This Dark Age

A manual for life in the modern world.

By Daniel Schwindt

This Dark Age is now available in paperback on Amazon. The print version is MUCH cleaner than this online version, which is largely unedited and has fallen by the wayside as the project has grown. If you’ve appreciated my writing, please consider leaving a review on the relevant paperback volumes. The print edition also includes new sections (Military History, War Psychology, Dogmatic Theology).

Volume 1 | Volume 2 | Volume 3| Volume 4 | Volume 5 | Volume 6

Cult of Personality

If you turned the ad hominem fallacy upside-down and inside-out, you would get the Cult of Personality. Instead of refuting an argument by assaulting a person’s character, this fallacy goes the opposite direction by building some person into an idealized, celebrity-hero that is beyond reproach and beyond scrutiny. This idol, who may even have a special title—“Führer” or “Ill Duce” for example, although more commonly just a radio talk-show host—is then used to garner support for a particular position since whatever he says will be accepted by followers without the intervention of the critical reason.

For example, when John Wayne spoke on some political topic, his words carried great weight because of the heroic ideal which he had come to symbolize via his film work and public persona. I, personally, enjoy John Wayne movies, but it is nonetheless fallacious to accept a proposition simply because John Wayne supported it.

The mass media is often a significant component in the cult of personality because it controls who gets the limelight and how much each person gets, and its omnipresence enables the entire population to be incessantly bombarded with portraits, videos, and slogans relating to the hero. For this reason, although the cult of the personality has been present in every age, we can say that this trick is chiefly a modern technique due to the power of technology to build it up systematically. In the past, in order for some person to gain a fanatical following, they would have had to have done at least something to have gained the notoriety. Thus, for better or worse, and even if the reputation was overblown, they were typically acting with some significance. Today, on the other hand, it is conceivable that a cult of personality could be built up around a person that doesn’t even exist—it could be done entirely artificially, using media.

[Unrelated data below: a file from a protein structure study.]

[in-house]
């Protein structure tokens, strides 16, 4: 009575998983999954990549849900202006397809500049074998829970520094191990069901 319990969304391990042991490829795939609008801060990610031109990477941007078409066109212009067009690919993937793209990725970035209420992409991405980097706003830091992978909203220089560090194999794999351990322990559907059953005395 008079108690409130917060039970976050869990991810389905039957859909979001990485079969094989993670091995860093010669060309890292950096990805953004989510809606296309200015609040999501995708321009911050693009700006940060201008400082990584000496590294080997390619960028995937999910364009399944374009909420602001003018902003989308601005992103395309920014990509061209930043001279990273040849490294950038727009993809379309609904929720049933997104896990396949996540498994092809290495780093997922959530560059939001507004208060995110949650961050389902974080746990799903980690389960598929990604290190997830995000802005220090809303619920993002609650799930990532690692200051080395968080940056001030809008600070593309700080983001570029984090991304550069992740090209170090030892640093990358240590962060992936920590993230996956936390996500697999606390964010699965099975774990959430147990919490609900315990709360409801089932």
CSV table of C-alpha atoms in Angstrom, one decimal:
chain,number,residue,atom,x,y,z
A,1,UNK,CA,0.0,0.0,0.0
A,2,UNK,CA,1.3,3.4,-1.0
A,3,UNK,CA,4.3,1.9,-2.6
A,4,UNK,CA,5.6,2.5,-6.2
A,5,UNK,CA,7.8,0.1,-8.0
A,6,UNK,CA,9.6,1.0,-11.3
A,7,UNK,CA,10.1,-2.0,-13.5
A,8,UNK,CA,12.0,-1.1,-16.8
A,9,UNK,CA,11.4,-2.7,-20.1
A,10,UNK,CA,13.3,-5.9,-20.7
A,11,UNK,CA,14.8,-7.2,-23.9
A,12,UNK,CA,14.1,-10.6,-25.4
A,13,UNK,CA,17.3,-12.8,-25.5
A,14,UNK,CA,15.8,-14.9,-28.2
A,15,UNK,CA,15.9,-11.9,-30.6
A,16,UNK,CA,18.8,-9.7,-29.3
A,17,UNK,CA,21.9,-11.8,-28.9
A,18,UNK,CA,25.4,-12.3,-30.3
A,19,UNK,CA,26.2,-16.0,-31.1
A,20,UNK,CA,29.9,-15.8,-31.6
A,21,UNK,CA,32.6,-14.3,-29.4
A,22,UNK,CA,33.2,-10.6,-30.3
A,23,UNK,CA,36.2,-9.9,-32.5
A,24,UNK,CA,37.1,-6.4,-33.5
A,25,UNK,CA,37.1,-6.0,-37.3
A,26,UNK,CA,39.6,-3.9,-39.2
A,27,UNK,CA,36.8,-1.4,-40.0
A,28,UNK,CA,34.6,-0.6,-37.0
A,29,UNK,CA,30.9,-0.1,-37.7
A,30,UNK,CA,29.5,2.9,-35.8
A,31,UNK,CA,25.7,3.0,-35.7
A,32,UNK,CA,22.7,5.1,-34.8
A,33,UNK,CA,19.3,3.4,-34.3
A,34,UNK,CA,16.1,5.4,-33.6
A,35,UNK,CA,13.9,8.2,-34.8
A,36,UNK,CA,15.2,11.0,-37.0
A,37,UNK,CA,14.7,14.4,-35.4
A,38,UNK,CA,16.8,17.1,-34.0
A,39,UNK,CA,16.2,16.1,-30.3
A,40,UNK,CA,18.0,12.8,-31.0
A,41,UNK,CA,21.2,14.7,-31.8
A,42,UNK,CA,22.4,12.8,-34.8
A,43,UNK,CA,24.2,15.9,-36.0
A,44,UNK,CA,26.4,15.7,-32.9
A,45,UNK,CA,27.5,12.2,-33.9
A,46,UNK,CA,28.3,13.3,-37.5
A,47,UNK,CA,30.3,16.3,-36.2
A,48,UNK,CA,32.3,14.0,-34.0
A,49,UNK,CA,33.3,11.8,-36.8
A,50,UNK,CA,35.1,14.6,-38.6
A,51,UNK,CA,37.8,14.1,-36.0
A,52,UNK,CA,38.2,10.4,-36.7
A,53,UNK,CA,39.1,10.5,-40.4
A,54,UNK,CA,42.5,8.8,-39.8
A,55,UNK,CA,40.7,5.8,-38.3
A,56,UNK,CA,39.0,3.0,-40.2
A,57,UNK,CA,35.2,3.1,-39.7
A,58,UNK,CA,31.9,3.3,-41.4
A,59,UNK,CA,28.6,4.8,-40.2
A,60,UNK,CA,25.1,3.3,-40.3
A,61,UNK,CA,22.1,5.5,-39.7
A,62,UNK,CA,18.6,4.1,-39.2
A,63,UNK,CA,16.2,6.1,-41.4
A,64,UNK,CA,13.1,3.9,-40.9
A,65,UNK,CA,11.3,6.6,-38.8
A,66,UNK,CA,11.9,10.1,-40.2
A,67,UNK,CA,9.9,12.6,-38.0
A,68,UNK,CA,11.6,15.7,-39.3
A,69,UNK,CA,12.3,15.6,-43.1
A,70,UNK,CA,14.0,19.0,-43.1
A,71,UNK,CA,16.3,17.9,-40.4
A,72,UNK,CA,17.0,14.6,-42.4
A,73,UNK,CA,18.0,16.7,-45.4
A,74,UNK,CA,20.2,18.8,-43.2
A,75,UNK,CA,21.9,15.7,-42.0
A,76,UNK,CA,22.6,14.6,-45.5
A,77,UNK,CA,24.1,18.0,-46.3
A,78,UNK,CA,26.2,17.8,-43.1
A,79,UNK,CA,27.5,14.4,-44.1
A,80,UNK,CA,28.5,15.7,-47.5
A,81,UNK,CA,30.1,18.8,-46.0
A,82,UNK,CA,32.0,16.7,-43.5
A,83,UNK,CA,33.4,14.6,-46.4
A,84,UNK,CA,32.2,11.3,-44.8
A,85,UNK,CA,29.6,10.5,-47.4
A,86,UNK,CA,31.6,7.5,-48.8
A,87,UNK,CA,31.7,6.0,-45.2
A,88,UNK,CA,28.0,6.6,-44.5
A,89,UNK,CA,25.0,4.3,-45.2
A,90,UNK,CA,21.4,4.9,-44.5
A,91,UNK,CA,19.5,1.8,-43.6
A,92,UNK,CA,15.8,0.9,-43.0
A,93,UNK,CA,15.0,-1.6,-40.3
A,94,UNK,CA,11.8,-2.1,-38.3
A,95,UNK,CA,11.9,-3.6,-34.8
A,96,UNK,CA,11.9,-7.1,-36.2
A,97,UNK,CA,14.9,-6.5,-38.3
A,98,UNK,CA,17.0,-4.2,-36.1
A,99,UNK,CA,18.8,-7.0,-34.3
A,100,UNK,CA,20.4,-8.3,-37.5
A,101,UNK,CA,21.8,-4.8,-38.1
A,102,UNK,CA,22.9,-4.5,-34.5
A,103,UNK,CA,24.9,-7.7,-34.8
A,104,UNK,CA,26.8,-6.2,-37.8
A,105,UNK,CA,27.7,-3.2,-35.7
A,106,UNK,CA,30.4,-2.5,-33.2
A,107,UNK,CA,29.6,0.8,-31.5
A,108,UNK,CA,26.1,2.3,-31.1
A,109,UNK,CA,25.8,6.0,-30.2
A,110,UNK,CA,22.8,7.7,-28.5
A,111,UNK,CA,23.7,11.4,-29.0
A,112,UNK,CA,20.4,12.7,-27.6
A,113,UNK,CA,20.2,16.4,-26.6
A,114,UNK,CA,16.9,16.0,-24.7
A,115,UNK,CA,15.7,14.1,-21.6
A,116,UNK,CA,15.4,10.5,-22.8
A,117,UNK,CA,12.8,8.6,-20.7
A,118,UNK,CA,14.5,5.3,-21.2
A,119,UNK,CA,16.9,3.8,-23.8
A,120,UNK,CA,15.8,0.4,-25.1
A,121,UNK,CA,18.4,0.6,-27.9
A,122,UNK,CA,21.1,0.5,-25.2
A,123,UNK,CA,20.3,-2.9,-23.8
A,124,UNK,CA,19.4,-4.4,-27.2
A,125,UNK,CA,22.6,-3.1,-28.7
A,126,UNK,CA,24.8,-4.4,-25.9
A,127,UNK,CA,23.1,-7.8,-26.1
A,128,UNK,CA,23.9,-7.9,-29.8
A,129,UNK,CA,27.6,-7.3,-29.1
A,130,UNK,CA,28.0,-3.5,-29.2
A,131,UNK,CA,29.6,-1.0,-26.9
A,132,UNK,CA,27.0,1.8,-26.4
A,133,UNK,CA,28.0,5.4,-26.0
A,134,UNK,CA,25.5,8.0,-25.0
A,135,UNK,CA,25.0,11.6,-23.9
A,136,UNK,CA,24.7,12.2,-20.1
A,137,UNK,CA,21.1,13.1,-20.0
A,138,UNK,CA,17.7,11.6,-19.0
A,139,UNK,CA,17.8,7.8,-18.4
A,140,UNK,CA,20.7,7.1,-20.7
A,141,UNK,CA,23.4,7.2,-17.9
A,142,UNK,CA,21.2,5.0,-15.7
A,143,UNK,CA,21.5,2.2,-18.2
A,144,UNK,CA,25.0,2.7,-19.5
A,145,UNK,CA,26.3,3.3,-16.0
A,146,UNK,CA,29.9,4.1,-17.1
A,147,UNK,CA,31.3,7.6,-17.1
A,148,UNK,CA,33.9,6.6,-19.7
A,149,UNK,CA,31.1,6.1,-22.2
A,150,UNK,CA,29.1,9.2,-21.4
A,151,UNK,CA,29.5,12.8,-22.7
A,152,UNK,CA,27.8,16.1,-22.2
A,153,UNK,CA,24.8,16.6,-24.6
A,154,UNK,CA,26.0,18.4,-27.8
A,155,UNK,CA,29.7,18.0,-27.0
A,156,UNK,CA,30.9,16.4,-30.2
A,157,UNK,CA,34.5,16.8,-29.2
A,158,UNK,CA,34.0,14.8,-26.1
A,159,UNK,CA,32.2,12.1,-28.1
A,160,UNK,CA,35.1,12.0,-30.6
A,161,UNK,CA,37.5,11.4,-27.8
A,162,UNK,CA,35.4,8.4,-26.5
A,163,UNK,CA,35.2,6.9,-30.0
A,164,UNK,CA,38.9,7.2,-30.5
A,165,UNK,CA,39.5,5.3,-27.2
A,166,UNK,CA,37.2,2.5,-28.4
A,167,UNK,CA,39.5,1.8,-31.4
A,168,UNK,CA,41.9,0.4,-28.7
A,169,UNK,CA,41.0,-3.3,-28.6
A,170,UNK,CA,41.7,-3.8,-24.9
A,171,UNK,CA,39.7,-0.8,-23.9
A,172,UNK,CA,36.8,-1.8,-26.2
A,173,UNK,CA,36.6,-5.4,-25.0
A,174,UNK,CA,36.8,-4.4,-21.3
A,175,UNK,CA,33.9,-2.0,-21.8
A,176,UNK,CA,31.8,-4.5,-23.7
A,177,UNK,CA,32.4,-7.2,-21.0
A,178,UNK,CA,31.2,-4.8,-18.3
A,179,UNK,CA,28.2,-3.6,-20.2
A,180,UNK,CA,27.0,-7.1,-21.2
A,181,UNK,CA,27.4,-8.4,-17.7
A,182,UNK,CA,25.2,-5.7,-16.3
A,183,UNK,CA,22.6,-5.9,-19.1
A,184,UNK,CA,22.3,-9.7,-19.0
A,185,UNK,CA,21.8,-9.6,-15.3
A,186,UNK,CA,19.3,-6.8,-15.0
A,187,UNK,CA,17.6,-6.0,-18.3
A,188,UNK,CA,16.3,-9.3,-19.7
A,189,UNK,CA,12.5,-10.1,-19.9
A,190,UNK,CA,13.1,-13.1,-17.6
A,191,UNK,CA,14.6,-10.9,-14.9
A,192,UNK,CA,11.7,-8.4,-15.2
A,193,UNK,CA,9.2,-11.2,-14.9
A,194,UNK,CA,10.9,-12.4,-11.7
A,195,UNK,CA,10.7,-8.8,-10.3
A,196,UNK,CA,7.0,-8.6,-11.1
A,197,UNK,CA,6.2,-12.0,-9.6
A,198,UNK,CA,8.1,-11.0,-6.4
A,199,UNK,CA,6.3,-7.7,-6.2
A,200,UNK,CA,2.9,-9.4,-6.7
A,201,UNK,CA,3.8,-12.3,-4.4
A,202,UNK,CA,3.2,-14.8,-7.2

Using the mass media as a vehicle, various regimes have exploited this procedure, from Adolf Hitler to Benito Mussolini to Saddam Hussein.

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